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Minorities have higher incidence of autism and social limitation

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According to JAMA Pediatrics, Black and Chinese students are 26% and 38% more likely to have autism and autistic children are much more likely to encounter pronounced social prejudices.  

The team drew on data from the School Census from the National Pupil Database, collected by the Department for Education from individuals aged 2-21 years old in state-funded schools in England. Of more than 7 million pupils studied, 119,821 pupils had a diagnosis of autism in their record in the English state educational system, of whom 21,660 also had learning difficulties (18.1%). Boys showed a prevalence of autism of 2.8% and girls showed a prevalence of 0.65%, with a boy-to-girl ratio of 4.3:1.

Prevalence was highest in pupils of black ethnicity (2.1%) and lowest in Roma/Irish Travellers (0.85%), with these estimates being the first to be published for these populations. Pupils with a record of autism in schools were 60% more likely to also be socially disadvantaged, and 36% less likely to speak English. The findings reveal significant differences in autism prevalence, as recorded in formal school systems, across ethnic groups and geographical location.

The lead researcher of the study, Dr Andres Roman-Urrestarazu from the Autism Research Centre (ARC) and Cambridge Public Health at the University of Cambridge, said: “We can now see that autism is much more common than previously thought. We also found significant variations in autism diagnosis in different ethnic minorities, though the reason why this should be the case isn’t clear and warrants further research.”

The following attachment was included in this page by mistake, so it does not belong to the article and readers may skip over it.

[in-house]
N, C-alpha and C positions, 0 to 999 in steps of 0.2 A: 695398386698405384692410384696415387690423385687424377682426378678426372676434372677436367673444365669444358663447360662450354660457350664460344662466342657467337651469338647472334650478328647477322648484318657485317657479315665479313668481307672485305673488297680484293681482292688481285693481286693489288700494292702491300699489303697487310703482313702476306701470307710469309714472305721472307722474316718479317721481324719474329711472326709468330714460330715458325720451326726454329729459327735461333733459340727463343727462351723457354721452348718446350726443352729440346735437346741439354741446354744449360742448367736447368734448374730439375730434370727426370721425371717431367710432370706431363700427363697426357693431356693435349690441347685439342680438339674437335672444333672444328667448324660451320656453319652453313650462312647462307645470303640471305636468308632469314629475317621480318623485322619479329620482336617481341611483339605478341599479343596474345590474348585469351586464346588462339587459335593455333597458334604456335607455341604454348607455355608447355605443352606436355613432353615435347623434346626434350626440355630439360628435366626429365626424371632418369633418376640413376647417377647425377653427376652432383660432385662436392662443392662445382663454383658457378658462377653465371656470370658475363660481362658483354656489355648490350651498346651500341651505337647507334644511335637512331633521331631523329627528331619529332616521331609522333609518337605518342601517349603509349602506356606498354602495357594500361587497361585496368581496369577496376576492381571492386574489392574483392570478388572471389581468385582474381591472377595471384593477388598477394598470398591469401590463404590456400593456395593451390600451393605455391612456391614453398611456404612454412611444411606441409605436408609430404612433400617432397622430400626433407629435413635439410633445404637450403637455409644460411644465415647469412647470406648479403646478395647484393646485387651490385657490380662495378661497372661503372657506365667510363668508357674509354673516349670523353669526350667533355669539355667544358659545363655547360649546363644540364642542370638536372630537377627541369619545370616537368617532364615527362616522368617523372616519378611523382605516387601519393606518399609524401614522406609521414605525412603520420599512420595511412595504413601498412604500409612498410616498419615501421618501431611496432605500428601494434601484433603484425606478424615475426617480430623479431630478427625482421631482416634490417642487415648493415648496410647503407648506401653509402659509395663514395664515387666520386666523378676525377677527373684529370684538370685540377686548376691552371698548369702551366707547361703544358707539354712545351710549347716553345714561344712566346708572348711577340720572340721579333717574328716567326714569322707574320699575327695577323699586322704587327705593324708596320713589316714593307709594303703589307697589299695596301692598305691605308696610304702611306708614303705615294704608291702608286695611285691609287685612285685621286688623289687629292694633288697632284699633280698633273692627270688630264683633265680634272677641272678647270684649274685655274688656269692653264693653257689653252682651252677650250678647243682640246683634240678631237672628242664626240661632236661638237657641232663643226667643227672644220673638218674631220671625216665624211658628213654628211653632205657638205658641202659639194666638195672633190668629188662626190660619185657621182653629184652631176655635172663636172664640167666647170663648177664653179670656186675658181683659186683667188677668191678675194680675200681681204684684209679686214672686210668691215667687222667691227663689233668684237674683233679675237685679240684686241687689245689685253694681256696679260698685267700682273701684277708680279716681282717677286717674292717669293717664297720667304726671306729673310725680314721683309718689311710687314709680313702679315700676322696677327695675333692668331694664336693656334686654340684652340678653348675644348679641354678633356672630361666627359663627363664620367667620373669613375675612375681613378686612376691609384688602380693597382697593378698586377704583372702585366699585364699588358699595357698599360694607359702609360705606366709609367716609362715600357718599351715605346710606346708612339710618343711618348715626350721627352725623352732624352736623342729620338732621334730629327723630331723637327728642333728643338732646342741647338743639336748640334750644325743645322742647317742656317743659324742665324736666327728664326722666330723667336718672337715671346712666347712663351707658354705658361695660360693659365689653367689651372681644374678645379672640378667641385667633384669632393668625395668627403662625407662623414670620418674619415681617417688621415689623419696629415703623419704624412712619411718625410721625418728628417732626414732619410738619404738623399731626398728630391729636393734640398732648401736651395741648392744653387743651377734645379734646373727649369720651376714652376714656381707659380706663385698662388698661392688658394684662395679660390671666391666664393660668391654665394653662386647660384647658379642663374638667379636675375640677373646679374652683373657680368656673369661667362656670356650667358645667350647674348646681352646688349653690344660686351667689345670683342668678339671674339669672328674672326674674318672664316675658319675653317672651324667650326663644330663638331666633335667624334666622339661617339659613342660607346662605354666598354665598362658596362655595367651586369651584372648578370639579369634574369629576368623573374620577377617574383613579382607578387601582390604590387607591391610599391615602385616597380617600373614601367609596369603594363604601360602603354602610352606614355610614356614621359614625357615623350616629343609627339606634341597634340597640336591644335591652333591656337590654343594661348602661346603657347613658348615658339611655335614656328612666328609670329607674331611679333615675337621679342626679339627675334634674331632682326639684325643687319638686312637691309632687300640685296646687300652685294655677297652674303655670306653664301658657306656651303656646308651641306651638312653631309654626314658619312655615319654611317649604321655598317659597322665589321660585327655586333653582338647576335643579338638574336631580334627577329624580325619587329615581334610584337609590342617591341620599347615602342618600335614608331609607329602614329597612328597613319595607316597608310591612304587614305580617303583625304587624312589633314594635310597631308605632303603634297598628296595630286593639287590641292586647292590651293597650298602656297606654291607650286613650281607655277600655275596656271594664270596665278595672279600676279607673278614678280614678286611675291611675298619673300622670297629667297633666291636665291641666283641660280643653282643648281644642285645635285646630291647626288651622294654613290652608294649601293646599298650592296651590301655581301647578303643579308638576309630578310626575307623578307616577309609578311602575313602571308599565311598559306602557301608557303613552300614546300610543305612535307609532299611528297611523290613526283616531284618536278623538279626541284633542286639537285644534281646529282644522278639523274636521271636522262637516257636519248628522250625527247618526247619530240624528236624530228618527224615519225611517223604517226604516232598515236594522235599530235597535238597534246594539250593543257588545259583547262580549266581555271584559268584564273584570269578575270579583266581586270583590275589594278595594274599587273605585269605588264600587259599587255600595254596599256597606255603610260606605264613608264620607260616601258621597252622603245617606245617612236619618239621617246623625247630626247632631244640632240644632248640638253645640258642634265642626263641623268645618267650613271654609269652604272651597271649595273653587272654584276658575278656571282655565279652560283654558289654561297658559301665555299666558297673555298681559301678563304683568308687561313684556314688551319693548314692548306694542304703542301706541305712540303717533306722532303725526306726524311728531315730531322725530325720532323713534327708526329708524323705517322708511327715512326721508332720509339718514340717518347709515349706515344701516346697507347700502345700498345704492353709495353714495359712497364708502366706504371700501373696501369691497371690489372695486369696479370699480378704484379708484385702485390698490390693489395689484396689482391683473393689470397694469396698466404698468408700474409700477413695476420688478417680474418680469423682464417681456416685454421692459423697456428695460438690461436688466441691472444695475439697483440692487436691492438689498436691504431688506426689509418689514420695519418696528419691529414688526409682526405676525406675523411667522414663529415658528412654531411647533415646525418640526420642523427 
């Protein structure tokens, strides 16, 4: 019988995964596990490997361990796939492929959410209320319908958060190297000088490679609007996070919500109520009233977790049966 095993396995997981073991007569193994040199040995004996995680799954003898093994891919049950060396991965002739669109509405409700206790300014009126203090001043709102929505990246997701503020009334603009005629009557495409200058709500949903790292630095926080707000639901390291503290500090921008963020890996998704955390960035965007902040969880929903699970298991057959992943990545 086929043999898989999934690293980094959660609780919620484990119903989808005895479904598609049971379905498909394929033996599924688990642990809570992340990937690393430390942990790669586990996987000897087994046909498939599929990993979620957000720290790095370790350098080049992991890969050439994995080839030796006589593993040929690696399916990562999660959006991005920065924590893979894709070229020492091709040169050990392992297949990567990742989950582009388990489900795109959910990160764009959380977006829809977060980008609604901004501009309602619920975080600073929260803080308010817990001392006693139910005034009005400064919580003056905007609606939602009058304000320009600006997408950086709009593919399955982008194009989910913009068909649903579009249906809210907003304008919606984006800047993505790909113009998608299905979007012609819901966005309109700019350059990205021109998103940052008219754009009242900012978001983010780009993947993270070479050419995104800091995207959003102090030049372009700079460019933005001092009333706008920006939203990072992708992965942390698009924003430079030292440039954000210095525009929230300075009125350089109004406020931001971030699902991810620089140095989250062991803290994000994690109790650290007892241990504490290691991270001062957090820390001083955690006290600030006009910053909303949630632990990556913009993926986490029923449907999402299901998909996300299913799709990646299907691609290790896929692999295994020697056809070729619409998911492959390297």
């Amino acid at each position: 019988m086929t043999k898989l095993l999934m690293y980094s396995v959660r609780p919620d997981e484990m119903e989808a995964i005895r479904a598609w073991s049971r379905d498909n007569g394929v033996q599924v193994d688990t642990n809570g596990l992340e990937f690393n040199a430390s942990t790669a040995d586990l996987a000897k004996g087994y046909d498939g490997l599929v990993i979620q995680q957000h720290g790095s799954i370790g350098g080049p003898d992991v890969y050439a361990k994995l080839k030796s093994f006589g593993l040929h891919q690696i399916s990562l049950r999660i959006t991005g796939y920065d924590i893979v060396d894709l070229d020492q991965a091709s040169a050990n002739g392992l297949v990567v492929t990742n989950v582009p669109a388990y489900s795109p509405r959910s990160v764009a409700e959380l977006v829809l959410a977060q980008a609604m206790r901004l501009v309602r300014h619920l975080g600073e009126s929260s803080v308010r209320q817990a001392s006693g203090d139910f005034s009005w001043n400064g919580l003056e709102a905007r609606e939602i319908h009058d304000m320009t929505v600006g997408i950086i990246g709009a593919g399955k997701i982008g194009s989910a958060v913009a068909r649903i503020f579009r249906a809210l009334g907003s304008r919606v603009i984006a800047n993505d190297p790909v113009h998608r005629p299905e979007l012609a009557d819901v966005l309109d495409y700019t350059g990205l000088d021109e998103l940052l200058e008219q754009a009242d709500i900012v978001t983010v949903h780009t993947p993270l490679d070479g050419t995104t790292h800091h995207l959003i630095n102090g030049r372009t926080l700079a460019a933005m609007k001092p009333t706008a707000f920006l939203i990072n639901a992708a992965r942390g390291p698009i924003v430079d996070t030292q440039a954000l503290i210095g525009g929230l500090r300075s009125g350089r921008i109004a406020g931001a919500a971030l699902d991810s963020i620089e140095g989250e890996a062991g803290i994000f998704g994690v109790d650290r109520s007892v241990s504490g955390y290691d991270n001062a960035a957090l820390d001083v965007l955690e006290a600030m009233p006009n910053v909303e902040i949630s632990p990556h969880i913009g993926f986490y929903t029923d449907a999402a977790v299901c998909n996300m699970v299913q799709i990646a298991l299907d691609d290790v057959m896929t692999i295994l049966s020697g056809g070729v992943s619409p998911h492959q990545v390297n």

Previous estimates of the prevalence of autism in the UK by the same research group in Cambridge, and based on a school-based survey, suggested that one in 64 children (1.57%) were autistic. The new study, based on school records that usually underestimate the actual proportion of children who meet diagnostic criteria, shows a considerable increase in the autism prevalence in England. The researchers say the increase is likely to be because autism has become better recognised by both parents and schools in recent years.

Professor Carol Brayne, Co-chair of Cambridge Public Health and Professor of Public Health Medicine, said: “This study shows how we can draw on large datasets in a way that is rigorous and valuable for our understanding of autism.”

Professor Fiona Matthews from Newcastle University added: “This study highlights the need for more attention to the unrecognised and differing needs of autistic children from disadvantaged and diverse backgrounds.”

Professor Simon Baron-Cohen, Director of the ARC, said: “We can now see a snapshot of how many autistic children there are, and can drill down into local and ethnic variation, and reveal links with vulnerability. It is important that we safeguard the rights of children to access diagnostic services and education, tailored to their needs.”

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